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This is how Scholz and Co. prevent scandals from being cleared up

Chancellor Olaf Scholz (SPD) is still following a process from his time as Federal Minister of Finance.

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This is how Scholz and Co. prevent scandals from being cleared up

Chancellor Olaf Scholz (SPD) is still following a process from his time as Federal Minister of Finance. At that time he played an important role in the Cum-Ex scandal, one of the major economic scandals in German history. However, it is no longer possible to clarify exactly what responsibility Scholz has for the fact that banks and financial advisors were able to illegally enrich themselves for years.

Because the Federal Ministry of Finance deleted the e-mail box of the then minister after Scholz’s departure. And this despite the fact that the law stipulates that e-mails from ministers and chancellors are contemporary documents that must be kept. Precisely because it sometimes only turns out years later that they may have been involved in sensitive political processes.

Research by this newspaper revealed that not only the Ministry of Finance, but almost all ministries proceed in this way. The interior, transport and health ministries, for example, acknowledged the deletion practice on request. The latter, the department of the then Minister Jens Spahn (CDU), was in the public eye because of his actions during the corona pandemic. The clarification of Spahn's work during this time is still ongoing today.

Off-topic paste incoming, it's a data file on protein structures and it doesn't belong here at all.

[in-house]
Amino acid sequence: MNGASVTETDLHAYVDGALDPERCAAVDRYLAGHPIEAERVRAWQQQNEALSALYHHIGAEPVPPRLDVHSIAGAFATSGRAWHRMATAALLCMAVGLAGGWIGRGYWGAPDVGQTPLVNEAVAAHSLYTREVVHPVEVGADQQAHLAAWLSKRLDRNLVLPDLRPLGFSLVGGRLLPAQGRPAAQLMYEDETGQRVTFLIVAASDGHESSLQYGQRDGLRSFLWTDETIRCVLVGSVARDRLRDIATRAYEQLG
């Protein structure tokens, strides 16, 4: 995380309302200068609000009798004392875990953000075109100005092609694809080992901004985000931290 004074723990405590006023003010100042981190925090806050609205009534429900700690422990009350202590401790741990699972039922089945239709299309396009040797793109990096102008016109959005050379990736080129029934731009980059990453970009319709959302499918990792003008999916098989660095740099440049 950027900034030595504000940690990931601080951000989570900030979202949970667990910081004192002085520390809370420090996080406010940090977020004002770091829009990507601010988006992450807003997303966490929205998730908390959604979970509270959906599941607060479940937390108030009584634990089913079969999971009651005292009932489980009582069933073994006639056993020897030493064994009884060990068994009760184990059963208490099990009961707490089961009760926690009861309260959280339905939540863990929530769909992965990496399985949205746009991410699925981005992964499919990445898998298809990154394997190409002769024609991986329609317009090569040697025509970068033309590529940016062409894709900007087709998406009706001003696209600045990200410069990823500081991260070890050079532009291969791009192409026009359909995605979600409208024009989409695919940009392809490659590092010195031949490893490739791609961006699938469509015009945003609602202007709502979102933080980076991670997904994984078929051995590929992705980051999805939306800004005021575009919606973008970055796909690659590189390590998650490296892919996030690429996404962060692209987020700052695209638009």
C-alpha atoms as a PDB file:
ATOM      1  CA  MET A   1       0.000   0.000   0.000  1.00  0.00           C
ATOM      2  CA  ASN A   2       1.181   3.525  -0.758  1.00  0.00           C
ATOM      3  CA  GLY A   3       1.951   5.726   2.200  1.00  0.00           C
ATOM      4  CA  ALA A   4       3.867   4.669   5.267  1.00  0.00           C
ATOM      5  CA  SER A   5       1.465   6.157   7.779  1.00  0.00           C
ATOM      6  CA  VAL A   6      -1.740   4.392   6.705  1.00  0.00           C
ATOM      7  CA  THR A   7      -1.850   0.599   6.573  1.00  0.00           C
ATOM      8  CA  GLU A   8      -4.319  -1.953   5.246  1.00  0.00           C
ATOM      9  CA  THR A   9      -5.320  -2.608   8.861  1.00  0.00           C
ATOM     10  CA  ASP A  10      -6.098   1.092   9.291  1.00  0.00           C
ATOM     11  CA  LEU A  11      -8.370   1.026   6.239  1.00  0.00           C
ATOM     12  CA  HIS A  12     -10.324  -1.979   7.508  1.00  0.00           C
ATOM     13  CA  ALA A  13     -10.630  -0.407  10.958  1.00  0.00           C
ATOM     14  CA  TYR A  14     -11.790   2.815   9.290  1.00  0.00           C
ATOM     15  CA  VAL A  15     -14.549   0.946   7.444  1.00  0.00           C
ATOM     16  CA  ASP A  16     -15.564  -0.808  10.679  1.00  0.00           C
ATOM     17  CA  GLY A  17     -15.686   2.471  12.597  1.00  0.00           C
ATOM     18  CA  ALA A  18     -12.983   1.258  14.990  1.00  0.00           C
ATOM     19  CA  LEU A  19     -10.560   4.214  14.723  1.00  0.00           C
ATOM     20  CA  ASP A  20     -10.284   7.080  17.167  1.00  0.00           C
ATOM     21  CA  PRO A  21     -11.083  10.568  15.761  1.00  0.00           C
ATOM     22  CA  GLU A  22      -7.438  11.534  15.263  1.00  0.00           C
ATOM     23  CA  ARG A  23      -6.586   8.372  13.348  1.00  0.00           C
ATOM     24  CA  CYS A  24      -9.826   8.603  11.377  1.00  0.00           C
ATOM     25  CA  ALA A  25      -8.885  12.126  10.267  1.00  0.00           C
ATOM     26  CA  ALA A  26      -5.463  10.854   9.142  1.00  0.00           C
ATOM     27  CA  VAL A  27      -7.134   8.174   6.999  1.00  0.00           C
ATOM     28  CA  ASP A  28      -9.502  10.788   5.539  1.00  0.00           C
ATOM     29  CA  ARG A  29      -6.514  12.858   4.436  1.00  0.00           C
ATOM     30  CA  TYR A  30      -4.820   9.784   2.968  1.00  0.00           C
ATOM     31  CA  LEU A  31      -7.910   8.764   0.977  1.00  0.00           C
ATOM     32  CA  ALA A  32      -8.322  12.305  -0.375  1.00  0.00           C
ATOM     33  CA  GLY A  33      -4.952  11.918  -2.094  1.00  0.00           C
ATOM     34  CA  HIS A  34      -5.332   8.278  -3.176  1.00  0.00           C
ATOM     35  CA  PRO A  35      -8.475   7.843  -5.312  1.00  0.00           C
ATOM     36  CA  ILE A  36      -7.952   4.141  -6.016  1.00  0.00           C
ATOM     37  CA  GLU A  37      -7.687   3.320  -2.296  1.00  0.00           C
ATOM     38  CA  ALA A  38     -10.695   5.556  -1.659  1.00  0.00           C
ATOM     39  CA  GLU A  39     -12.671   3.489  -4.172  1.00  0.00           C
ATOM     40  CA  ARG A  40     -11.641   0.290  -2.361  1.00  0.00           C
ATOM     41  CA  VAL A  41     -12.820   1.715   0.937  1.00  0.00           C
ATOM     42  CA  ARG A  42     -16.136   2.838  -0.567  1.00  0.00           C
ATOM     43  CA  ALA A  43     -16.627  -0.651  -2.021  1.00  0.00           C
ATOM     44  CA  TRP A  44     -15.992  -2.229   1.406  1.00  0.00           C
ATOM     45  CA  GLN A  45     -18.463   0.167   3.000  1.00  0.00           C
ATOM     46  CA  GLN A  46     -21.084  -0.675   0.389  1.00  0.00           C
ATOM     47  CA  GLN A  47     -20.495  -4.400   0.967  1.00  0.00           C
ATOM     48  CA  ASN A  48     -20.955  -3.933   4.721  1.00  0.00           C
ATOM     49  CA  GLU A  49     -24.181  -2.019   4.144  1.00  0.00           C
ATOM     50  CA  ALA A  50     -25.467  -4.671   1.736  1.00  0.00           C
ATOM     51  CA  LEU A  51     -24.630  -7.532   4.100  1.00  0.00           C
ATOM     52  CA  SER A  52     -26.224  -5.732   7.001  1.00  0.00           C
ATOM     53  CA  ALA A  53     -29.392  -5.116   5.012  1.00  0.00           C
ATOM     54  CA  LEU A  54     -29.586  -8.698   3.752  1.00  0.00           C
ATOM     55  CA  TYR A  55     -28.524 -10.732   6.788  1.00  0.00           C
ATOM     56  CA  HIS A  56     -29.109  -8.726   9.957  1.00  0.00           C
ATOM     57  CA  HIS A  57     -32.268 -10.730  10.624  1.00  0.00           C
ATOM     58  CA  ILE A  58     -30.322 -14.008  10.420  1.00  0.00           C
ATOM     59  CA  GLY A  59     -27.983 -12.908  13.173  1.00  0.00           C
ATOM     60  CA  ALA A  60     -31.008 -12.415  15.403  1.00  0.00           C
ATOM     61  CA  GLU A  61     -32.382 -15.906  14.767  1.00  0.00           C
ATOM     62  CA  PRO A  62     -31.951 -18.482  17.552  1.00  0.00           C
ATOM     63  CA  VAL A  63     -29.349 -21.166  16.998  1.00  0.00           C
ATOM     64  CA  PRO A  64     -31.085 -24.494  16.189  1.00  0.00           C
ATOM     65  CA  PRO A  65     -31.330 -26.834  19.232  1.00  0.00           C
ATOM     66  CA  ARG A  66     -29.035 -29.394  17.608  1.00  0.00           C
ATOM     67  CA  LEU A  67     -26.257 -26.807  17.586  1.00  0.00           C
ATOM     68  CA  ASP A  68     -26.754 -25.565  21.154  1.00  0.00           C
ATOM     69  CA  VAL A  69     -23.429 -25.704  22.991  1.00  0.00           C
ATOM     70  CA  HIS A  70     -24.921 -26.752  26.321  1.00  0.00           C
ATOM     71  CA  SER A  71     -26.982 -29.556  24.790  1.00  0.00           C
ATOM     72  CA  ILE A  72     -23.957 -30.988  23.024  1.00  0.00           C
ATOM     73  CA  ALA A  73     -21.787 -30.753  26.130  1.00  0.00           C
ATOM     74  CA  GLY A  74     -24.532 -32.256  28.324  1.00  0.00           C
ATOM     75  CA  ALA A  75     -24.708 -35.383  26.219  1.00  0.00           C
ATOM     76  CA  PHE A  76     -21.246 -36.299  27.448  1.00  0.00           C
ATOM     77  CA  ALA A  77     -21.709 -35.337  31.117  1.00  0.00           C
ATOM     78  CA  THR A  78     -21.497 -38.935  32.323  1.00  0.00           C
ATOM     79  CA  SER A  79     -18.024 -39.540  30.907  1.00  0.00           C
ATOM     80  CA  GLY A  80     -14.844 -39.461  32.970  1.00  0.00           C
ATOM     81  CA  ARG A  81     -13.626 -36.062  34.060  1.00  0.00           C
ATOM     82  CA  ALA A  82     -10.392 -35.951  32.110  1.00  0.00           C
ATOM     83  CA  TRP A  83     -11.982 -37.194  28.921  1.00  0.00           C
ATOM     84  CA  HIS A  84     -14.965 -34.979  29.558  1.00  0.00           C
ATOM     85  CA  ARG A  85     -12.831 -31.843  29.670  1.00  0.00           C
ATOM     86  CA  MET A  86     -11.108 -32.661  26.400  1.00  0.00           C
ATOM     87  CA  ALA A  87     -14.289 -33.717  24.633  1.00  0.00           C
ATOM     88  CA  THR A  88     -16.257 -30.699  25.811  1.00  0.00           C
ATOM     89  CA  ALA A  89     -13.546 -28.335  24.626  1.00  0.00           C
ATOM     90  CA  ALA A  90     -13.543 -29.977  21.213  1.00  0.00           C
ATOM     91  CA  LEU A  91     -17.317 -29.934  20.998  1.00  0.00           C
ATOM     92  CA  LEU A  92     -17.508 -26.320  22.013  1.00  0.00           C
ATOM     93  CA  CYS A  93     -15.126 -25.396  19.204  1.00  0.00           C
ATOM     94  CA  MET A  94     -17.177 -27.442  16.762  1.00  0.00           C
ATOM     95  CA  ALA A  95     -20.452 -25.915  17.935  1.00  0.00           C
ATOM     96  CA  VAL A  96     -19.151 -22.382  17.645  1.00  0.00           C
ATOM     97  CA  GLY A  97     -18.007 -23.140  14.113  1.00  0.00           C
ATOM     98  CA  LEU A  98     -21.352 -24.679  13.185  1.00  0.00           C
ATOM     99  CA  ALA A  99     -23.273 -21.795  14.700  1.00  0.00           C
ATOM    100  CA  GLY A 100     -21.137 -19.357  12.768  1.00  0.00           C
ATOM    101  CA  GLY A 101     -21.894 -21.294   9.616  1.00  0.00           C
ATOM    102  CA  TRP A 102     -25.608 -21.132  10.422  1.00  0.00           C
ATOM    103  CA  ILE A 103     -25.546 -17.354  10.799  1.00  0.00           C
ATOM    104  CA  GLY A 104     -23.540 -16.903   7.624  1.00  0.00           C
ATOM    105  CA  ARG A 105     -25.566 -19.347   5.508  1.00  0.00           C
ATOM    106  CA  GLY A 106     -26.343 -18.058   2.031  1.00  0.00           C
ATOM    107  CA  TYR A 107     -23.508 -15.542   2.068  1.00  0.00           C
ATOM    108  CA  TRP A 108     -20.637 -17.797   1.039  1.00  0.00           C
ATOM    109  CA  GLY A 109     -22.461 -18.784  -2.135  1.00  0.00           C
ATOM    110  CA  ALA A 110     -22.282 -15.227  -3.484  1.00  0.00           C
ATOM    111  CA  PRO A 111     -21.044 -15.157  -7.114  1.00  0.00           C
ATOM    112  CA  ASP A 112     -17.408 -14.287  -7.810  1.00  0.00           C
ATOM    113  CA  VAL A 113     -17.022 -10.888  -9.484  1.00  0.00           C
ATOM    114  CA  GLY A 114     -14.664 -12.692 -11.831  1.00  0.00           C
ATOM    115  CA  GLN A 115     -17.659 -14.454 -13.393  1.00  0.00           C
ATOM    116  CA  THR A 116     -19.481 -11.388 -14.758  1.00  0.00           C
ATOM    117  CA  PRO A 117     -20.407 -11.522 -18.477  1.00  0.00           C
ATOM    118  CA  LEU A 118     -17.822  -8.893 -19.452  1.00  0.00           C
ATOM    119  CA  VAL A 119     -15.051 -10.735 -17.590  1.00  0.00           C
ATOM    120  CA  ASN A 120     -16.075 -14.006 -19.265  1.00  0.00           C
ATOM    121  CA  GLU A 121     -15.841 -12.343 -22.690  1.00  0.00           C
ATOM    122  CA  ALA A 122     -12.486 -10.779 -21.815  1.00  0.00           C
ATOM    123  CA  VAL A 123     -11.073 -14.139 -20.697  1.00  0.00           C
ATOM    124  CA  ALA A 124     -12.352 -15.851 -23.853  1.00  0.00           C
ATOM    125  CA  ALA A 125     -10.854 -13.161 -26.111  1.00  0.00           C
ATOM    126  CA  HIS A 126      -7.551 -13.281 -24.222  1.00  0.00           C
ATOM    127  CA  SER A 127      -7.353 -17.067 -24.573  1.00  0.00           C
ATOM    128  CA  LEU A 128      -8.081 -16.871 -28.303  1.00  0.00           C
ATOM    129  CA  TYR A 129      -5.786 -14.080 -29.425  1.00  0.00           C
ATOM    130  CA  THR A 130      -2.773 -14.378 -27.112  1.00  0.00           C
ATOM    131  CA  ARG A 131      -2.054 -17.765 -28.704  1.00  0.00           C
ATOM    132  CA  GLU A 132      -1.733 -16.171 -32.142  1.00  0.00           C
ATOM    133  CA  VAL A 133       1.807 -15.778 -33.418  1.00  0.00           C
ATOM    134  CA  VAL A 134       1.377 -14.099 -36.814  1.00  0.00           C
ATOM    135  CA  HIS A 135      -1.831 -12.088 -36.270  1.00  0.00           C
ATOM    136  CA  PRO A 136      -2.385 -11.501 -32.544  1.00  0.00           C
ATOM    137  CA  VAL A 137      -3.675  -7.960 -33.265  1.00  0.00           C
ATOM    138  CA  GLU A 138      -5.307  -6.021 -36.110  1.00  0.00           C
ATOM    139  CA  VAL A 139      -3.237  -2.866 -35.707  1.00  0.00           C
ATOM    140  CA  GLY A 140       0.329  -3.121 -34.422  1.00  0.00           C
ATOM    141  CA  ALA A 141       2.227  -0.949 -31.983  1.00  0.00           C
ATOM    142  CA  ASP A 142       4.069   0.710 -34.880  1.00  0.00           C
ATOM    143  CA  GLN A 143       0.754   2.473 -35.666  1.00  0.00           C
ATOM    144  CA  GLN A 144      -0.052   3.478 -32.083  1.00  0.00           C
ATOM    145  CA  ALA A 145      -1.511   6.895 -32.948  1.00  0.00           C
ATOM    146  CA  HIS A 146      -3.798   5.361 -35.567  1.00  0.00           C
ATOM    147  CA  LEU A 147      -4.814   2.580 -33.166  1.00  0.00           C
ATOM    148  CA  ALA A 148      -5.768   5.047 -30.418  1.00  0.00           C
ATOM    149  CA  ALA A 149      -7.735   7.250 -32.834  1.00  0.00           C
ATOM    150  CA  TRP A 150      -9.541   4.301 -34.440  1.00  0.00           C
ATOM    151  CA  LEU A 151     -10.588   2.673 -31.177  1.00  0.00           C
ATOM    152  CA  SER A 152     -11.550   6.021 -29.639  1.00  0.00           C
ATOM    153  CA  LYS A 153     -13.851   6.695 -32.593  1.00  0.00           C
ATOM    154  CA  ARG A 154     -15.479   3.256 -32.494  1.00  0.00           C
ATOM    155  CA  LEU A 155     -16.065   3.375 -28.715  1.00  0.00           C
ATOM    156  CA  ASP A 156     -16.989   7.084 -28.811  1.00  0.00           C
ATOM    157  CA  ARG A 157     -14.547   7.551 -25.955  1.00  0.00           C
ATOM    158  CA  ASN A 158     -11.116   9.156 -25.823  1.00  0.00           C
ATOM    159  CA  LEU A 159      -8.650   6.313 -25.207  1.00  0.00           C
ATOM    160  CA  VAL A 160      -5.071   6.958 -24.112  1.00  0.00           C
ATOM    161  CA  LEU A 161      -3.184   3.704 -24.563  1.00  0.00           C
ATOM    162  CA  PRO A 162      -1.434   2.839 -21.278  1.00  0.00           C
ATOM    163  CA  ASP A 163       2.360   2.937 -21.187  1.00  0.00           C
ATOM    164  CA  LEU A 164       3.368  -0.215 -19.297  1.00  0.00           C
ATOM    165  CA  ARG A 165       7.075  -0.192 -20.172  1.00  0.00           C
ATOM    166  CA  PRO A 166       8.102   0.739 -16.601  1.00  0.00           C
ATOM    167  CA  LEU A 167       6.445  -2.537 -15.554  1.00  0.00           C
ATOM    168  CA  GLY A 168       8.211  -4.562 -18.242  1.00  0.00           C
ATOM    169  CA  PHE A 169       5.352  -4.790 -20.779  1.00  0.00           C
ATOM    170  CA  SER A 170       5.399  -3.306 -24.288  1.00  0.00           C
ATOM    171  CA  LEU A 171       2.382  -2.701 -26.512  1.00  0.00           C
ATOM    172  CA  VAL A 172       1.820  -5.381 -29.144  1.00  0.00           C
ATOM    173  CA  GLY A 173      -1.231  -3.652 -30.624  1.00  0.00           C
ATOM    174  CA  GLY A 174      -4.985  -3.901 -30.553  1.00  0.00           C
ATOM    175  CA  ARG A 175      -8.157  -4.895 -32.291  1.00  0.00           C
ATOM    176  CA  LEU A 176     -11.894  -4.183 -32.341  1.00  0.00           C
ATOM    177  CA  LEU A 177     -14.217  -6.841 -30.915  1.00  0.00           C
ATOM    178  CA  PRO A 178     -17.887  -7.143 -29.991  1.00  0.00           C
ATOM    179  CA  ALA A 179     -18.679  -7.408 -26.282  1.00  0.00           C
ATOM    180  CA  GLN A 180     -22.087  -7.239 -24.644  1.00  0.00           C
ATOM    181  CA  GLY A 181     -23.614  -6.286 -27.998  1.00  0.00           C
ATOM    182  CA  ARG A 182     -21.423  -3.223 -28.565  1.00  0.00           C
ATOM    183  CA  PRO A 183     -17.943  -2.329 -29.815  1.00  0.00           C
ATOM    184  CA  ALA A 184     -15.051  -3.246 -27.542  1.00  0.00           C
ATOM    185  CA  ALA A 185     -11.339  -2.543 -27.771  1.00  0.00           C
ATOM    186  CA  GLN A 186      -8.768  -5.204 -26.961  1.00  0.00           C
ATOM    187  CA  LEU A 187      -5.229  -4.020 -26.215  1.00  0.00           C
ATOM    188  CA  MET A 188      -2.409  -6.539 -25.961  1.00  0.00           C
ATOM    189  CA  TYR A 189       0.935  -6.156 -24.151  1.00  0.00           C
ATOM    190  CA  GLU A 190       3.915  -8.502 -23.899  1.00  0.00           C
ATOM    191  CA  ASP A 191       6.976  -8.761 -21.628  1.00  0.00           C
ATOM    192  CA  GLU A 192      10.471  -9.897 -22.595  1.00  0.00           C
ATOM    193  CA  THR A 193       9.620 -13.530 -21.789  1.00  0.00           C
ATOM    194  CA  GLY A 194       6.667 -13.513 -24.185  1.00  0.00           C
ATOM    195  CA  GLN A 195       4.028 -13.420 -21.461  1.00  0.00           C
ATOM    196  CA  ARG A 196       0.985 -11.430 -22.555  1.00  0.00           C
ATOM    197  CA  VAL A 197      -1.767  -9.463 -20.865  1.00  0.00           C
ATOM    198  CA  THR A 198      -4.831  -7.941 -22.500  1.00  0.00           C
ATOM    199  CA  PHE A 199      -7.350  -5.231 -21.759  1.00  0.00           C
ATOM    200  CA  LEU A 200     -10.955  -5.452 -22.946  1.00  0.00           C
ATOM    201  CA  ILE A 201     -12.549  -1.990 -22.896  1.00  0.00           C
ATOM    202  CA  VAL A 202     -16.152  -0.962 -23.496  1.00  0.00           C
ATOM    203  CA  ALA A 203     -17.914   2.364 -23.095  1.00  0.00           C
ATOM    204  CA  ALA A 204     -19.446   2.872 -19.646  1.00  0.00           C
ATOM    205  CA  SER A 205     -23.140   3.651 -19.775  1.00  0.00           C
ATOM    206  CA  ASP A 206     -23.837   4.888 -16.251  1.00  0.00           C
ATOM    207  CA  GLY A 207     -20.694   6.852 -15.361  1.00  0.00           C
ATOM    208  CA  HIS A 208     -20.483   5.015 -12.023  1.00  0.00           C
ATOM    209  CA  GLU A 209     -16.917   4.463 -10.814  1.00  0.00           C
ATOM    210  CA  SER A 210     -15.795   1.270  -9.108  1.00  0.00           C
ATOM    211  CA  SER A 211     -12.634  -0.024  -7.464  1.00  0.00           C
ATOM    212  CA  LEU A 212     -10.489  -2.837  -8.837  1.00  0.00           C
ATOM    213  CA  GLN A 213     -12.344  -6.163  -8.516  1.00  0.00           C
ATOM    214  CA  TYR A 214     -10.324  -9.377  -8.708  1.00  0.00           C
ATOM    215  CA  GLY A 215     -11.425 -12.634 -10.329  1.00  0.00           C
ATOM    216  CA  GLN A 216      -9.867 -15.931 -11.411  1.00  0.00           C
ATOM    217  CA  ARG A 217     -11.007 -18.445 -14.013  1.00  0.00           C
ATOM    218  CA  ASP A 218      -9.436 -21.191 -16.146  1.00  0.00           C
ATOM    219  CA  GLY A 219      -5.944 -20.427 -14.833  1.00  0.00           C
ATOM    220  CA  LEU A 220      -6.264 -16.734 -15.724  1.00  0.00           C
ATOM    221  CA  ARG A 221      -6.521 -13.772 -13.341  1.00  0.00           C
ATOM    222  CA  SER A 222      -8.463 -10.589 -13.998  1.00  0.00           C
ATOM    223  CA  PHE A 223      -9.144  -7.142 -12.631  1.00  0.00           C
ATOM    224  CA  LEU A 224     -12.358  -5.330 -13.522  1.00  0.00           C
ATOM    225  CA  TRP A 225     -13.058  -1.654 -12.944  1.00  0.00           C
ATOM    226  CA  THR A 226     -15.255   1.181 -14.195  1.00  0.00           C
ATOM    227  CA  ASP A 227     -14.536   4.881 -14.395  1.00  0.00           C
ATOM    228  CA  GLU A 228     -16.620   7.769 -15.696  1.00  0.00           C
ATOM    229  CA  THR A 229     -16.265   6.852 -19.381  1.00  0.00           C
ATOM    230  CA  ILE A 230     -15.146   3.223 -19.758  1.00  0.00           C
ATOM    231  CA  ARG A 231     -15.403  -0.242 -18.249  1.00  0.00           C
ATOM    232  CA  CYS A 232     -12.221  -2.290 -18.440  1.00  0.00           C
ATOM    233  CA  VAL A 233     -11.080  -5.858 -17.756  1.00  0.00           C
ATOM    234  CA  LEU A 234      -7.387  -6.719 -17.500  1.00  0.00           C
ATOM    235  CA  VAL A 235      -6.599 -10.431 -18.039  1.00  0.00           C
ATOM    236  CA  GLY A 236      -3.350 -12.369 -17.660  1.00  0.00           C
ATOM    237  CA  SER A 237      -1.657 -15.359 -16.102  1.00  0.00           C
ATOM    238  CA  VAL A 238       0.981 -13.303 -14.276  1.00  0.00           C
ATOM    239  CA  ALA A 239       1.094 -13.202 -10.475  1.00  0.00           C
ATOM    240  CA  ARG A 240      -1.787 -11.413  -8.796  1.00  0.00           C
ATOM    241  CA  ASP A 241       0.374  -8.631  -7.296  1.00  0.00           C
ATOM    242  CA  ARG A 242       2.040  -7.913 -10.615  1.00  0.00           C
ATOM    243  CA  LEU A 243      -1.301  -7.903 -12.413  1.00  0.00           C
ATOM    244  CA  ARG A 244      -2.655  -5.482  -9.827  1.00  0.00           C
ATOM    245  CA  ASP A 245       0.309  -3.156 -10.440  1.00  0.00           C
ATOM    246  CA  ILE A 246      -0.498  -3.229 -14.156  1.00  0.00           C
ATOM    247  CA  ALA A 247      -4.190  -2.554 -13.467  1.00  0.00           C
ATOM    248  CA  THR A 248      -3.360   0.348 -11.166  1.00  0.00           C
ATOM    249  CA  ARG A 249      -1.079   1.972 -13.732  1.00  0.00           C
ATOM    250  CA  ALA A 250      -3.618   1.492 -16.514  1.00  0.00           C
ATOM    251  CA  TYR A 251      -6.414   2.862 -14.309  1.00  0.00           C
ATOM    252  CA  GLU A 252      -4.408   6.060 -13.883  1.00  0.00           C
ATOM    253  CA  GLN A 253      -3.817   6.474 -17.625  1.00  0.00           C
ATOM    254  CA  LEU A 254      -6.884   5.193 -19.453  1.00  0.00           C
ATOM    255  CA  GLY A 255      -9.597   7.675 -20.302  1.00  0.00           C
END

In some departments, such as the Ministry of the Interior, the minister himself decides which e-mails should be kept after leaving office and which are no longer needed. The President of the Federal Archives, which is actually responsible for the storage, made a correspondingly clear statement. He said there was a risk that "important information might be lost". In other words, anyone who simply deletes contemporary documents hinders democracy.

When it took office, the traffic light coalition pledged to ensure more transparency. She wanted, according to the promise in the coalition agreement, to ensure that in future every citizen can understand the work of politicians in the service of democracy.

Ending the deletion of ministerial emails would be a simple and vitally important first step in making the promise of transparency credible. But so far no one in the coalition has dared to do so. No minister is calling for an end to systematic erasure in order to make government officials' decisions traceable. That is hardly understandable - and takes the self-image of a transparent government from absurdity.

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